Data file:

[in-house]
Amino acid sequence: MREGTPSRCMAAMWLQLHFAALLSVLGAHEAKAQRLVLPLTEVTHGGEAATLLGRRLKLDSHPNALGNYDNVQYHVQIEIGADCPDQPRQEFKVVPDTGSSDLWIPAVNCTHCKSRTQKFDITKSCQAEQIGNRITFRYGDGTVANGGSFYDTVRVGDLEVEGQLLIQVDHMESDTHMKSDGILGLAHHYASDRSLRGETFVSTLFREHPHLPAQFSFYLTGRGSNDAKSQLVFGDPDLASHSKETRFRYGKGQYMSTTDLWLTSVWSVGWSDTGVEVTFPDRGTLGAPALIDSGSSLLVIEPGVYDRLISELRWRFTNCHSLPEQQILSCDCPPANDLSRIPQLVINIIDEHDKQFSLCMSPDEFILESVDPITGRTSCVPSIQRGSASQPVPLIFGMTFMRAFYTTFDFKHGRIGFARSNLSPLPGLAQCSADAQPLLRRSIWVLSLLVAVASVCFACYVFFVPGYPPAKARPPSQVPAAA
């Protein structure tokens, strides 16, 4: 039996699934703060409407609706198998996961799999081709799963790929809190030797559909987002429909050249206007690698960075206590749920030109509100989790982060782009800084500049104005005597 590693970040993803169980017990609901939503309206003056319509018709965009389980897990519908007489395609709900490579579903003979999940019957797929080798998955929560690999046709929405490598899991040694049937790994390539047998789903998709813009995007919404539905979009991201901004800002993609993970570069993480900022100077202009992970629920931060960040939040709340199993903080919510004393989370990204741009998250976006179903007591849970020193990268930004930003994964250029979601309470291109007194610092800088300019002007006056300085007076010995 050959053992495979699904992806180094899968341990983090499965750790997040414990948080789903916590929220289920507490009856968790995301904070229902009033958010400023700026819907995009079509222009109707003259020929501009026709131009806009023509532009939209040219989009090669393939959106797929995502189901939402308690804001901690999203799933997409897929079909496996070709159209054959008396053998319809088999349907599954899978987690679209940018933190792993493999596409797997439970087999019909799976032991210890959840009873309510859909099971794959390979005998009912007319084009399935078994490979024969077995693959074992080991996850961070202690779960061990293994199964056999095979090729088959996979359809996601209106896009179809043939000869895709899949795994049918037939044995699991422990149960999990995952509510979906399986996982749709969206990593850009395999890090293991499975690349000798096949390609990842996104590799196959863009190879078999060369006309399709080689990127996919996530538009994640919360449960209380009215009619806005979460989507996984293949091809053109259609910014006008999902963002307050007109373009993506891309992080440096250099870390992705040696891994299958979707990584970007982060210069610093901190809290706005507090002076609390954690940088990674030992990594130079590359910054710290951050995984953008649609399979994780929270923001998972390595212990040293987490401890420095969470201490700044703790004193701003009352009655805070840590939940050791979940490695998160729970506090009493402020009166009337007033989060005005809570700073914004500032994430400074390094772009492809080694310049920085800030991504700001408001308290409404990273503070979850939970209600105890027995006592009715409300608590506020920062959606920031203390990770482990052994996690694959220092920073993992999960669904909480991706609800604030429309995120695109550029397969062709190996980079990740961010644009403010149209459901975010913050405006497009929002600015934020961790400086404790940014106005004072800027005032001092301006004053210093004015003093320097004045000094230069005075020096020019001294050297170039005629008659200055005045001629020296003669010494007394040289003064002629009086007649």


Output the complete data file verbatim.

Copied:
[in-house]
Amino acid sequence: MREGTPSRCMAAMWLQLHFAALLSVLGAHEAKAQRLVLPLTEVTHGGEAATLLGRRLKLDSHPNALGNYDNVQYHVQIEIGADCPDQPRQEFKVVPDTGSSDLWIPAVNCTHCKSRTQKFDITKSCQAEQIGNRITFRYGDGTVANGGSFYDTVRVGDLEVEGQLLIQVDHMESDTHMKSDGILGLAHHYASDRSLRGETFVSTLFREHPHLPAQFSFYLTGRGSNDAKSQLVFGDPDLASHSKETRFRYGKGQYMSTTDLWLTSVWSVGWSDTGVEVTFPDRGTLGAPALIDSGSSLLVIEPGVYDRLISELRWRFTNCHSLPEQQILSCDCPPANDLSRIPQLVINIIDEHDKQFSLCMSPDEFILESVDPITGRTSCVPSIQRGSASQPVPLIFGMTFMRAFYTTFDFKHGRIGFARSNLSPLPGLAQCSADAQPLLRRSIWVLSLLVAVASVCFACYVFFVPGYPPAKARPPSQVPAAA
């Protein structure tokens, strides 16, 4: 039996699934703060409407609706198998996961799999081709799963790929809190030797559909987002429909050249206007690698960075206590749920030109509100989790982060782009800084500049104005005597 590693970040993803169980017990609901939503309206003056319509018709965009389980897990519908007489395609709900490579579903003979999940019957797929080798998955929560690999046709929405490598899991040694049937790994390539047998789903998709813009995007919404539905979009991201901004800002993609993970570069993480900022100077202009992970629920931060960040939040709340199993903080919510004393989370990204741009998250976006179903007591849970020193990268930004930003994964250029979601309470291109007194610092800088300019002007006056300085007076010995 050959053992495979699904992806180094899968341990983090499965750790997040414990948080789903916590929220289920507490009856968790995301904070229902009033958010400023700026819907995009079509222009109707003259020929501009026709131009806009023509532009939209040219989009090669393939959106797929995502189901939402308690804001901690999203799933997409897929079909496996070709159209054959008396053998319809088999349907599954899978987690679209940018933190792993493999596409797997439970087999019909799976032991210890959840009873309510859909099971794959390979005998009912007319084009399935078994490979024969077995693959074992080991996850961070202690779960061990293994199964056999095979090729088959996979359809996601209106896009179809043939000869895709899949795994049918037939044995699991422990149960999990995952509510979906399986996982749709969206990593850009395999890090293991499975690349000798096949390609990842996104590799196959863009190879078999060369006309399709080689990127996919996530538009994640919360449960209380009215009619806005979460989507996984293949091809053109259609910014006008999902963002307050007109373009993506891309992080440096250099870390992705040696891994299958979707990584970007982060210069610093901190809290706005507090002076609390954690940088990674030992990594130079590359910054710290951050995984953008649609399979994780929270923001998972390595212990040293987490401890420095969470201490700044703790004193701003009352009655805070840590939940050791979940490695998160729970506090009493402020009166009337007033989060005005809570700073914004500032994430400074390094772009492809080694310049920085800030991504700001408001308290409404990273503070979850939970209600105890027995006592009715409300608590506020920062959606920031203390990770482990052994996690694959220092920073993992999960669904909480991706609800604030429309995120695109550029397969062709190996980079990740961010644009403010149209459901975010913050405006497009929002600015934020961790400086404790940014106005004072800027005032001092301006004053210093004015003093320097004045000094230069005075020096020019001294050297170039005629008659200055005045001629020296003669010494007394040289003064002629009086007649």